It allows the district to charge for actual costs for labor, search, examination, review, and deletion and separation of exempt from nonexempt information.

When calculating labor, the district can't charge more than the lowest hourly rate, but the law goes on to say that rate applies to the "lowest paid public body employee capable of retrieving the information necessary to comply with a request under this act."

This means the lowest paid central office employee, not the lowest paid employee overall.

Also, as Cory Johnston points out in his letter on page 20A, the law allows the district to make reasonable rules to "prevent excessive and unreasonable interference with the discharge of its functions."

If that's the case, make the rules. People will probably argue about whether they're reasonable, but that would be better than arguing why a newspaper would want information on the local school district.

Now's certainly not the time for less scrutiny of any government body, including the school district.

The School Board is considering a new program to teach Spanish in preschool-fifth grade, costing up to $750,000. And, after borrowing millions to wire the district for the Internet, it very may well look to borrow millions more for wireless Internet.

These and other stories need more questions and answers, not less."

10/25/11 status of my 9/12/11 FOIA request

I still have not received my FOIA results six weeks after the request was submitted.

The district is now three weeks (15 business days) past the expiration date of their extension (October 4, 2011). According to the FOIA specialist in the State of Michigan's Attorney General's office, the district is allowed a "reasonable" amount of time to supply the information.  I believe that six weeks exceeds a "reasonable" amount of time for 250 pages of documents.  Therefore, I believe that the district is violation of FOIA. 

I addressed this at the 10/24/11 board meeting and Dr. Rock retorted at the end that the district's attorneys say that the district is not in violation because FOIA does not say how soon documents have to be supplied.  However, according to the AG's office, a "reasonable" amount of time is assumed.  I guess this must mean that they will supply it when they are good and ready, like when I am 95 years old...

I believe that Dr. Rock does not want the information I requested to become public.

My comments at the 10/24/11 meeting

I would like to talk about two things tonight.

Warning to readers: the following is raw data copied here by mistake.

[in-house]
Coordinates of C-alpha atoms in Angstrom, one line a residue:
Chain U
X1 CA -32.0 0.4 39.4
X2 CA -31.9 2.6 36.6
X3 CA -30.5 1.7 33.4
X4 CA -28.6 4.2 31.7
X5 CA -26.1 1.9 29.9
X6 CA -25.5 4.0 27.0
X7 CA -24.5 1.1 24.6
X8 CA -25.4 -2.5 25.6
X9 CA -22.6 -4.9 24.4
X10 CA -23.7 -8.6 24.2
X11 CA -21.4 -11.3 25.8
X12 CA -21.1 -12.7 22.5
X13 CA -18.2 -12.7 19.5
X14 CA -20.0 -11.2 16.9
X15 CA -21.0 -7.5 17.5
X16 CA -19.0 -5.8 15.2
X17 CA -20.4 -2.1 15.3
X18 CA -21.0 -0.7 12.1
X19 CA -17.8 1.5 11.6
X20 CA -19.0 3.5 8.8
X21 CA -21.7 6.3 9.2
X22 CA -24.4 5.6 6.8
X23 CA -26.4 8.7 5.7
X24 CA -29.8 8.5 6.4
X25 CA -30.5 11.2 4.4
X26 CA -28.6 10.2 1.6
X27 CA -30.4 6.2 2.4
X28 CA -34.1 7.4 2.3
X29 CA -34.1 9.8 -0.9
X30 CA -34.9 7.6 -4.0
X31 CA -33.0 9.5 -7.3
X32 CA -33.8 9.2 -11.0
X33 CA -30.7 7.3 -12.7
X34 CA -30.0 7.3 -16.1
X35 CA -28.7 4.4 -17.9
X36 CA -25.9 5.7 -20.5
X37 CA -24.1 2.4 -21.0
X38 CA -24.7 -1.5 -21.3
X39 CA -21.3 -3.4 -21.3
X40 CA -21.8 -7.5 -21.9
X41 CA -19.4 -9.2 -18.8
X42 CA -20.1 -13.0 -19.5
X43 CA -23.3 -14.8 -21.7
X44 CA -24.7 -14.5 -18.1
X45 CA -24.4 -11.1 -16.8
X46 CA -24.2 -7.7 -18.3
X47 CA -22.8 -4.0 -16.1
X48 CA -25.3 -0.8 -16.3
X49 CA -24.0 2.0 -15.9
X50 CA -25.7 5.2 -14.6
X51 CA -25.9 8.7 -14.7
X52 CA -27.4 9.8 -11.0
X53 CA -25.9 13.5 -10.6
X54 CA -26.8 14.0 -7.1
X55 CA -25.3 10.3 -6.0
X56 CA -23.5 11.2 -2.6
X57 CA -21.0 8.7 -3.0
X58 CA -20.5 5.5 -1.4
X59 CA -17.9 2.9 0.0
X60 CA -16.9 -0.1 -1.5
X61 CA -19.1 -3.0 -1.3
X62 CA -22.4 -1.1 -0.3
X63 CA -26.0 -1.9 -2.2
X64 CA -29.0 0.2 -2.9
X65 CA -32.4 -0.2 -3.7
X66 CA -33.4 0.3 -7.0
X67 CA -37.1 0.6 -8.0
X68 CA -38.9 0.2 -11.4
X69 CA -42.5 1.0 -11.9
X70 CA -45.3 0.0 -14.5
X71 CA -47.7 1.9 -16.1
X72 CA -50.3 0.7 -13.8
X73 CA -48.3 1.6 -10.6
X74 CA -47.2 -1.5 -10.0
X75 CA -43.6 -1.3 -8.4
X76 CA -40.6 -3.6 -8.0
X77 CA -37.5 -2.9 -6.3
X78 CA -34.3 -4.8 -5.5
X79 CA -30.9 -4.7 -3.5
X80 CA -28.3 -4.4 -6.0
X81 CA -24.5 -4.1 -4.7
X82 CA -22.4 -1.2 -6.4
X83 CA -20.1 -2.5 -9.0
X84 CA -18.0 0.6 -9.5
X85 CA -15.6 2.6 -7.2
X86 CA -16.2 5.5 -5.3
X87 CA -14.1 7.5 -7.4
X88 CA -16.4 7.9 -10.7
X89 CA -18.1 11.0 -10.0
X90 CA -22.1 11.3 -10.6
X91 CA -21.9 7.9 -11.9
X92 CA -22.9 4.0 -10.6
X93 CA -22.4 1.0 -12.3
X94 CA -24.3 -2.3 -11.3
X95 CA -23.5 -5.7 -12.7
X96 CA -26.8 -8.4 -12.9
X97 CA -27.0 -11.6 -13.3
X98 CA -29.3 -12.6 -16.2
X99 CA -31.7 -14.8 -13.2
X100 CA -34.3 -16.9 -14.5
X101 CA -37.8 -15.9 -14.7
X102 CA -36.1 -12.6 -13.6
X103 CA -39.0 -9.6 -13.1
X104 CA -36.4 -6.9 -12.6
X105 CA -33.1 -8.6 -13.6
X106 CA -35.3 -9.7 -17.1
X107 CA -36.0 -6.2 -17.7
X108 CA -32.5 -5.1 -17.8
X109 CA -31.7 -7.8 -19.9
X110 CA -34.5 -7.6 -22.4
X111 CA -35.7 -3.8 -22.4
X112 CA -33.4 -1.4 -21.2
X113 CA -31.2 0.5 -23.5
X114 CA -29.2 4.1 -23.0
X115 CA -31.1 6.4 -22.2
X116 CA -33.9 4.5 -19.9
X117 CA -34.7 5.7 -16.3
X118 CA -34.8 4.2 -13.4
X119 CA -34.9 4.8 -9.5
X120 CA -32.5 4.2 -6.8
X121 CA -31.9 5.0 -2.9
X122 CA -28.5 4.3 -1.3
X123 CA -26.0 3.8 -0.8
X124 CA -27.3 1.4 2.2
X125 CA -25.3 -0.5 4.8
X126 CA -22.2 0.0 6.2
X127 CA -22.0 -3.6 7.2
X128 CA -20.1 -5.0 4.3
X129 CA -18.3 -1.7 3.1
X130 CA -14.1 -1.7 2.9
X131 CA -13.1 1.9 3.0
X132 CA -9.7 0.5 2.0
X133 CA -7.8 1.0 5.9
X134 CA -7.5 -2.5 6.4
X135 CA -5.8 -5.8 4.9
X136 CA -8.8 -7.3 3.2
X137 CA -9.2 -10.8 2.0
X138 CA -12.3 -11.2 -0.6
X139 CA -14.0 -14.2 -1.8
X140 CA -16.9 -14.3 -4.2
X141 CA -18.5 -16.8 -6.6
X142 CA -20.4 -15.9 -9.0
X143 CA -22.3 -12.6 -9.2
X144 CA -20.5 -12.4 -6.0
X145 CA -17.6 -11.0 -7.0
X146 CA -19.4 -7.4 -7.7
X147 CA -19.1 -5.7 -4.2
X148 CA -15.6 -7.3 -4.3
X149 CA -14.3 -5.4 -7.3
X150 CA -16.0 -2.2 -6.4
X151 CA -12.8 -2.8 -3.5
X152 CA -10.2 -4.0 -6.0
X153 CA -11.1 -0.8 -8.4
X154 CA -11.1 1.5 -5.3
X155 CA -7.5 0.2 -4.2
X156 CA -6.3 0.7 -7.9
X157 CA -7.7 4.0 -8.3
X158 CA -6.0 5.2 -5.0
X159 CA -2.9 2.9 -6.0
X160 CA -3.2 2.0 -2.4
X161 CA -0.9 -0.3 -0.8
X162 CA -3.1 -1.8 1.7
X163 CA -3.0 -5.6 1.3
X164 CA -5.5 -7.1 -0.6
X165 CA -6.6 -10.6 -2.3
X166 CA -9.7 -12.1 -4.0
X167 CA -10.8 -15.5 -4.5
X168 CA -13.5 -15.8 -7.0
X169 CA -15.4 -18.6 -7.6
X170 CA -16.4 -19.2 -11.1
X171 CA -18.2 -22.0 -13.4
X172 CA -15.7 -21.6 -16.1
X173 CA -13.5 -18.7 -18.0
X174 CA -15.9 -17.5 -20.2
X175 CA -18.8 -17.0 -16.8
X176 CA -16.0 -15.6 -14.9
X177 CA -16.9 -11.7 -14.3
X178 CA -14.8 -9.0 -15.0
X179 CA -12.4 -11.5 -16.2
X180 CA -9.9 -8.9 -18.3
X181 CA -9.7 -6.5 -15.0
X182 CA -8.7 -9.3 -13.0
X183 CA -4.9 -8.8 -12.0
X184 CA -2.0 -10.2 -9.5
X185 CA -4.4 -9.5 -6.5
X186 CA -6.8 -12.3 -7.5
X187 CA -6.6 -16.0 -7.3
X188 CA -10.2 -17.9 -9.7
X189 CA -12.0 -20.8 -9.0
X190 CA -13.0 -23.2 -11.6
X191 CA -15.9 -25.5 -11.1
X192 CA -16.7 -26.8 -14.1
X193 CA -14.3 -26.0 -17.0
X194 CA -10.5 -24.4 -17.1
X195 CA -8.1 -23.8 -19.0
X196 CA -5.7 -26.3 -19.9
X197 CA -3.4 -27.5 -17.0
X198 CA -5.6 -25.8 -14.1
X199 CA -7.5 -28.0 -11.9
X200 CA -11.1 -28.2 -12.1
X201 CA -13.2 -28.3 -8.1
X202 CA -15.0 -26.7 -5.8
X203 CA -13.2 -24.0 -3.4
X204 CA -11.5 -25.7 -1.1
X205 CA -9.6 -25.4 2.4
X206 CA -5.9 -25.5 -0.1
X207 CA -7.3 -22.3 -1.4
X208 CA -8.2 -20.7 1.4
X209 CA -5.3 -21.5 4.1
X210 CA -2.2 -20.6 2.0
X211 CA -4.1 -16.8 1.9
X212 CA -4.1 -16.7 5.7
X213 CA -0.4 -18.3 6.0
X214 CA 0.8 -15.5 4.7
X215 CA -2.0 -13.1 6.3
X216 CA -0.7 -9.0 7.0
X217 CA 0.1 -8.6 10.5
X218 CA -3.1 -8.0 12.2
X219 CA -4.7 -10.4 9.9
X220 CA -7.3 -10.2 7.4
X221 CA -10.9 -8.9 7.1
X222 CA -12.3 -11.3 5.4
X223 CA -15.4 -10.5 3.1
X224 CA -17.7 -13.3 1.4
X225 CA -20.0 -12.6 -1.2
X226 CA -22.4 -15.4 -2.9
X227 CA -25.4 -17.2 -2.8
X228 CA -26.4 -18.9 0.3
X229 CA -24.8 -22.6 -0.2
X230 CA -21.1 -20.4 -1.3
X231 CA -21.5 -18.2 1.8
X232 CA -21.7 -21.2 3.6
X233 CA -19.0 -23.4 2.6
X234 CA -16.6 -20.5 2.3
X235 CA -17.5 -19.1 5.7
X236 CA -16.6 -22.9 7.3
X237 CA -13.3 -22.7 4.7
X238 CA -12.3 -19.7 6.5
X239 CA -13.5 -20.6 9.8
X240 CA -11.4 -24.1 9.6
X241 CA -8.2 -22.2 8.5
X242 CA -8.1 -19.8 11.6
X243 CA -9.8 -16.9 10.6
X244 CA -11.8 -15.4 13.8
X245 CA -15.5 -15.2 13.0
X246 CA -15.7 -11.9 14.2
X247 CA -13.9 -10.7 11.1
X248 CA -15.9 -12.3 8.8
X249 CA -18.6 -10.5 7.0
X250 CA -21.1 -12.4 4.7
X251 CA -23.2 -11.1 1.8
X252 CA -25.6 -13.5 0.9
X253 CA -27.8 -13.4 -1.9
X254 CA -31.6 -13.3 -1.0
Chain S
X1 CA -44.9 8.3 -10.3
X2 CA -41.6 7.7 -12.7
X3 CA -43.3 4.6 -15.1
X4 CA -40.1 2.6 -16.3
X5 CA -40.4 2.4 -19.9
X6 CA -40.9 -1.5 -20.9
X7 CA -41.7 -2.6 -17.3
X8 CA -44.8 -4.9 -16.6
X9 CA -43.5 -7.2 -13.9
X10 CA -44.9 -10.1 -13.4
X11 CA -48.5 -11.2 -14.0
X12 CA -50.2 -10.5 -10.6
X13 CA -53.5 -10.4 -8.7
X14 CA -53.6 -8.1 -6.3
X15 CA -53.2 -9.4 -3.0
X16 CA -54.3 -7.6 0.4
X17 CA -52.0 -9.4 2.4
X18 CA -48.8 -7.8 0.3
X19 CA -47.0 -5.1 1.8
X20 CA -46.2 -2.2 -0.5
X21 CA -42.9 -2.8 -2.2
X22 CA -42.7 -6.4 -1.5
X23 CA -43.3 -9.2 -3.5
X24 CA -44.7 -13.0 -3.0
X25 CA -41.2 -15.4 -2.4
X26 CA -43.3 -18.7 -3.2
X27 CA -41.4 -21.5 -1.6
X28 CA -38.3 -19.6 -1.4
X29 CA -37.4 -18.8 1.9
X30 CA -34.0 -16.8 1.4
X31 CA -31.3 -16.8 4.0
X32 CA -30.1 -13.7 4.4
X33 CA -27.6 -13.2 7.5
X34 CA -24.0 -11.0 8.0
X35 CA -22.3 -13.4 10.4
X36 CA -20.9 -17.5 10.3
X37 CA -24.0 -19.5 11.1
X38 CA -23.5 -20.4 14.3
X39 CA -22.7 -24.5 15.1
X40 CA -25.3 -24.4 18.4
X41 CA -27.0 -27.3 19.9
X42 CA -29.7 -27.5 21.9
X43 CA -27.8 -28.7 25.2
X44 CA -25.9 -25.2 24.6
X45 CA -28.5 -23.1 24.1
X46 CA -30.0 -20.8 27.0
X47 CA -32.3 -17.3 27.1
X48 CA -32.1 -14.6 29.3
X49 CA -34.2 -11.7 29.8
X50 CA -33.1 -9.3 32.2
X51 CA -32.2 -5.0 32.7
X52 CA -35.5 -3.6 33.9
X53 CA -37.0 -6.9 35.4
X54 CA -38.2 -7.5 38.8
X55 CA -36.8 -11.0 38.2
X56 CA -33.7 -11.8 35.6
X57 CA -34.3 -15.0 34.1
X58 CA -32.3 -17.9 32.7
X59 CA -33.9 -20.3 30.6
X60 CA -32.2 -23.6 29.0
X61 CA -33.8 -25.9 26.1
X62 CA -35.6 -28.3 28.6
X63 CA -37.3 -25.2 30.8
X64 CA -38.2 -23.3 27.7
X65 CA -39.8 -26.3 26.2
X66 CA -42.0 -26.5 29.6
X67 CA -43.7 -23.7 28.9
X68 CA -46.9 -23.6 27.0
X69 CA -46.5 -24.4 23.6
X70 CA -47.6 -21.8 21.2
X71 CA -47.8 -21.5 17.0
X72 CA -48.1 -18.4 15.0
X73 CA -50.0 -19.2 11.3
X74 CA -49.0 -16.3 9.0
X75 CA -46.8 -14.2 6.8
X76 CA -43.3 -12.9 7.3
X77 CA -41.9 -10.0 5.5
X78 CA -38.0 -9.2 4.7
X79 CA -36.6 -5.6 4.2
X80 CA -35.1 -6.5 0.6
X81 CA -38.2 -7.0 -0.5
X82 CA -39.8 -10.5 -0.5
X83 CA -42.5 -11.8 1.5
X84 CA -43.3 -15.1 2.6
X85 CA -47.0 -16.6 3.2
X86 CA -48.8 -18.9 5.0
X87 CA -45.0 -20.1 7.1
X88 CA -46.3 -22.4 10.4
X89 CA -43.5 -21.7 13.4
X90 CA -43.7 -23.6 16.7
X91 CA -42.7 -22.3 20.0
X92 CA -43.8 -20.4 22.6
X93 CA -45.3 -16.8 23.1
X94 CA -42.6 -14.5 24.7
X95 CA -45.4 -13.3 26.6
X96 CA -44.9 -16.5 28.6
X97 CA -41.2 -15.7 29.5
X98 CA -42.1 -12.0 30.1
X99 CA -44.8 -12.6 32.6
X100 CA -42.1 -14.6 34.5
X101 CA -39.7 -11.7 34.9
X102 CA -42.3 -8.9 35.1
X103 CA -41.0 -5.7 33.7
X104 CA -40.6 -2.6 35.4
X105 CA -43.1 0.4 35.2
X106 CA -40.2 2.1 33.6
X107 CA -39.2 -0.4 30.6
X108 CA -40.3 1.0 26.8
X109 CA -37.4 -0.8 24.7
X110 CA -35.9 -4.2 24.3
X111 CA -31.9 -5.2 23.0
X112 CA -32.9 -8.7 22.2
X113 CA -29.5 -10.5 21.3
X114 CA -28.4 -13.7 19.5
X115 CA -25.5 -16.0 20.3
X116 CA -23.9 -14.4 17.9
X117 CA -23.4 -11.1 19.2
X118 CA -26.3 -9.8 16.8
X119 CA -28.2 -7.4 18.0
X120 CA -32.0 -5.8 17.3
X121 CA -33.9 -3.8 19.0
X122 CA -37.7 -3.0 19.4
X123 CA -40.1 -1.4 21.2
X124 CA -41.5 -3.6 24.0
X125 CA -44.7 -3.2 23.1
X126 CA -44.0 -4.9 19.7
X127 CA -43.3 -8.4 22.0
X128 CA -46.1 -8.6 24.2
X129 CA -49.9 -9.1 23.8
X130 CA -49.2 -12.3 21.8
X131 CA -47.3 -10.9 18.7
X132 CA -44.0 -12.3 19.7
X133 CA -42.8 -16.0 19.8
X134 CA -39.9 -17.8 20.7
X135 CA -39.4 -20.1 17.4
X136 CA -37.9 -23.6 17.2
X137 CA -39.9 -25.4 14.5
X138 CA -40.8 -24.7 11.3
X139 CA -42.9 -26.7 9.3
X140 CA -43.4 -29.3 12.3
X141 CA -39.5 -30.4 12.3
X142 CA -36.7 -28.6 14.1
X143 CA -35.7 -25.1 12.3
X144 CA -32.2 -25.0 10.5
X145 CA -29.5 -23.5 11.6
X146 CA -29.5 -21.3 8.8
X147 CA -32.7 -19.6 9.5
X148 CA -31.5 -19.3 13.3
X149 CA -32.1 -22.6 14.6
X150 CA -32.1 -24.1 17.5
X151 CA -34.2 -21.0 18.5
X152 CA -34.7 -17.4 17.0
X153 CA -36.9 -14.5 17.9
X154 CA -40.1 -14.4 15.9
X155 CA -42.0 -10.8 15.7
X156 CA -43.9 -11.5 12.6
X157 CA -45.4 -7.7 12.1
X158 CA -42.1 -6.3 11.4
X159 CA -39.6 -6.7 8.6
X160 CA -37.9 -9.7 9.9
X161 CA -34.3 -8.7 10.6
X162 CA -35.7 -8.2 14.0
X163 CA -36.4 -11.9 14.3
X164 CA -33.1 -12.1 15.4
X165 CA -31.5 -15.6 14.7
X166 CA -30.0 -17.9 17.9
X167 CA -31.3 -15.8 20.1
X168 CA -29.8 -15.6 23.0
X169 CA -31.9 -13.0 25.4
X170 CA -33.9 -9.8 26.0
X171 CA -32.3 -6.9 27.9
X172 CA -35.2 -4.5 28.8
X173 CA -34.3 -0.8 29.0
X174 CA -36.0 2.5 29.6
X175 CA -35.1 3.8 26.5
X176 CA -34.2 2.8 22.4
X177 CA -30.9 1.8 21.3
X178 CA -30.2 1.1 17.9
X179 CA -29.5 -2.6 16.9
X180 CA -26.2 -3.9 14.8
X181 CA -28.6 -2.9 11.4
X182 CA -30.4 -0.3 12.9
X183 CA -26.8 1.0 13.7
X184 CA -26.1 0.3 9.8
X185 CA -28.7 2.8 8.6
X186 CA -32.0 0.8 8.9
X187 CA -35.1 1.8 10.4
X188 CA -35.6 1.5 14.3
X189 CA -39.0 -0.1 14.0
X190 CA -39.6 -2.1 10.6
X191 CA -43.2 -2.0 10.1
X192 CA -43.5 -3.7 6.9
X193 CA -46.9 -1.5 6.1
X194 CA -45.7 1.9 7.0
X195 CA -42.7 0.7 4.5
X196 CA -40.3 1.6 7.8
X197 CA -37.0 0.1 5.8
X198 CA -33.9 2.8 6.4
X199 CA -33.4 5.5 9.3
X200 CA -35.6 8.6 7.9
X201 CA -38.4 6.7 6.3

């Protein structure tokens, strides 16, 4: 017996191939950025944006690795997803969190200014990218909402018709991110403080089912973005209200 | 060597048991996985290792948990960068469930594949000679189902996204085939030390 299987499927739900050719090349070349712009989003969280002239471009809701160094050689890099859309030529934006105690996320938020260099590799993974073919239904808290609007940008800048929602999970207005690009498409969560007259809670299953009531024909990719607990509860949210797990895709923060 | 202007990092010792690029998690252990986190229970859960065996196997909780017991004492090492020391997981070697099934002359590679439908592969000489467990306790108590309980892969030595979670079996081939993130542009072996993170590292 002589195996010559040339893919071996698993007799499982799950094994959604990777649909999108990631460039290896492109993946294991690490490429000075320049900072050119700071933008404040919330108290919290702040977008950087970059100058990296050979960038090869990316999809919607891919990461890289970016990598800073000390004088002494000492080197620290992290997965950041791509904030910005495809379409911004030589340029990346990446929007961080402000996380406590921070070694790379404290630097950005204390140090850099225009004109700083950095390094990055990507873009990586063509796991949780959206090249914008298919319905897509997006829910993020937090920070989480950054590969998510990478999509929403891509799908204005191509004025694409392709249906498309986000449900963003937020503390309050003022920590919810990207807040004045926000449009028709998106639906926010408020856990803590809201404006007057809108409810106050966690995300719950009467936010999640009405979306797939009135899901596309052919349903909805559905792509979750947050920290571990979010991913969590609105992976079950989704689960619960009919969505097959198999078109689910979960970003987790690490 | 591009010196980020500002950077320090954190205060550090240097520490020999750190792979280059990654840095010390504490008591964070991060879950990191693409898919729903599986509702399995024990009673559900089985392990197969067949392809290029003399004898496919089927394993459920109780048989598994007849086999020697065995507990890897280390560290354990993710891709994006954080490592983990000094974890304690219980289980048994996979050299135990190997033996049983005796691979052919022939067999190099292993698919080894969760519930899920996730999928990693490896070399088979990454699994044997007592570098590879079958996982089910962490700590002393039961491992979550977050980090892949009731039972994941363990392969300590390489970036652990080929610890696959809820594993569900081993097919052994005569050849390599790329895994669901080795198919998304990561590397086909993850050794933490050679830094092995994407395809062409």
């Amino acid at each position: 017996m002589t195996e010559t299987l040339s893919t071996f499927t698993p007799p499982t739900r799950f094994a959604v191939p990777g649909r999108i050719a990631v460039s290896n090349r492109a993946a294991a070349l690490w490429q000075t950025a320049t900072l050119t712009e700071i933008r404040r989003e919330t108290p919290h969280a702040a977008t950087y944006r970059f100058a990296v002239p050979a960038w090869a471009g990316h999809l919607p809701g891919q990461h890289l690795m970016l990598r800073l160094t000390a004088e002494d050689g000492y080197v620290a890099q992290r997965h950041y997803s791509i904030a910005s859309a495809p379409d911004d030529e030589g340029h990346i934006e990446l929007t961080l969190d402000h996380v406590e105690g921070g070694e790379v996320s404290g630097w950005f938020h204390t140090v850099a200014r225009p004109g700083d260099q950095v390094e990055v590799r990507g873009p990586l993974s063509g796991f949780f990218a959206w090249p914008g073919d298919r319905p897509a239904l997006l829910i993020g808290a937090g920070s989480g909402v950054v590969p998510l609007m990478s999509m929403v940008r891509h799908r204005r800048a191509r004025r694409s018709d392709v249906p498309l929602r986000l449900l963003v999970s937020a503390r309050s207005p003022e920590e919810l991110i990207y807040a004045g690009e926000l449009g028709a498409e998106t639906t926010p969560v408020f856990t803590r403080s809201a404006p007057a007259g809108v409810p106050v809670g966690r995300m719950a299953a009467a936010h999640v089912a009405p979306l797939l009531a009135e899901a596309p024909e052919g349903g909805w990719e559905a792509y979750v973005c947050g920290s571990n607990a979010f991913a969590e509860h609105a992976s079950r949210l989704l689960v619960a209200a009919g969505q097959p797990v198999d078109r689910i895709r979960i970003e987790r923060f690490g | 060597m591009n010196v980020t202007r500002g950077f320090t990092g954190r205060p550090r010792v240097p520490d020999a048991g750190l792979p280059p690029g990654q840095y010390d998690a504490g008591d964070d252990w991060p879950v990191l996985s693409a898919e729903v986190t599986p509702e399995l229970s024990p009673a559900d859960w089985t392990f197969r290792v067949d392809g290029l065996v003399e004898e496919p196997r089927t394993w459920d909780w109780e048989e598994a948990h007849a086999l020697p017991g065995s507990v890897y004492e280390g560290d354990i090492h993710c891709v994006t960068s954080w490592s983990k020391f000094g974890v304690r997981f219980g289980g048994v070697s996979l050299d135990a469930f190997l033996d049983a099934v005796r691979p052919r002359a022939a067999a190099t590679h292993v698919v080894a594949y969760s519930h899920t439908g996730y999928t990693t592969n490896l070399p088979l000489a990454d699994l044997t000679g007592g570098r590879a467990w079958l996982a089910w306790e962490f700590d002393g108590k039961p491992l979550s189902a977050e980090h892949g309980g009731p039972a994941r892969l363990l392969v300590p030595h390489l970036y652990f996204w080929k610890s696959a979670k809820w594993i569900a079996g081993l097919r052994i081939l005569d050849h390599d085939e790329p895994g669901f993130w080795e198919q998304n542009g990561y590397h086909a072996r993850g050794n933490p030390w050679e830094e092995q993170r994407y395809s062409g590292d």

1. My FOIA request from September 12, 2011 was “answered” on September 20th and a 10 day extension was taken by the district to October 4th. 
    1. On October 4th, I was “answered” with a package price of $254.95 and an estimated 250 pages at 10 cents per page, and 15 hours of staff time at $15.33 per hour with no reference to when the documents would be available to me.
    2. Requests to the district FOIA officer for a date when the documents would be available were answered with legalese citing FOIA statute numbers and a follow on answer that said, “We have responded to your request and stated that it would be granted.  There is no statute within FOIA that states requirement of when the FOIA request is fulfilled.  We are working to fulfill this request, as we have done with each prior FOIA request you have submitted.  We have consulted with our legal counsel and are in full compliance with the requirements of FOIA.”
    3. To date, I have not received the documents I requested 6 weeks ago, nor been advised when my documents will be available. 
    4. According to the Attorney General’s FOIA specialist at the State of Michigan, the district has a “reasonable” amount of time to provide the documents.  I believe that six weeks to provide 250 pages of documents is beyond a “reasonable” amount of time and I would like to know when the documents will be ready for me to pay for and pick up. 
    5. Therefore, I believe that the district is in violation of FOIA.      
  2. I wanted to discuss Missing board packet documentation
    1. Check registers –
                                                              i.      The May check register is on the 7/11/11 board packet and there is a link to it on the district’s home webpage.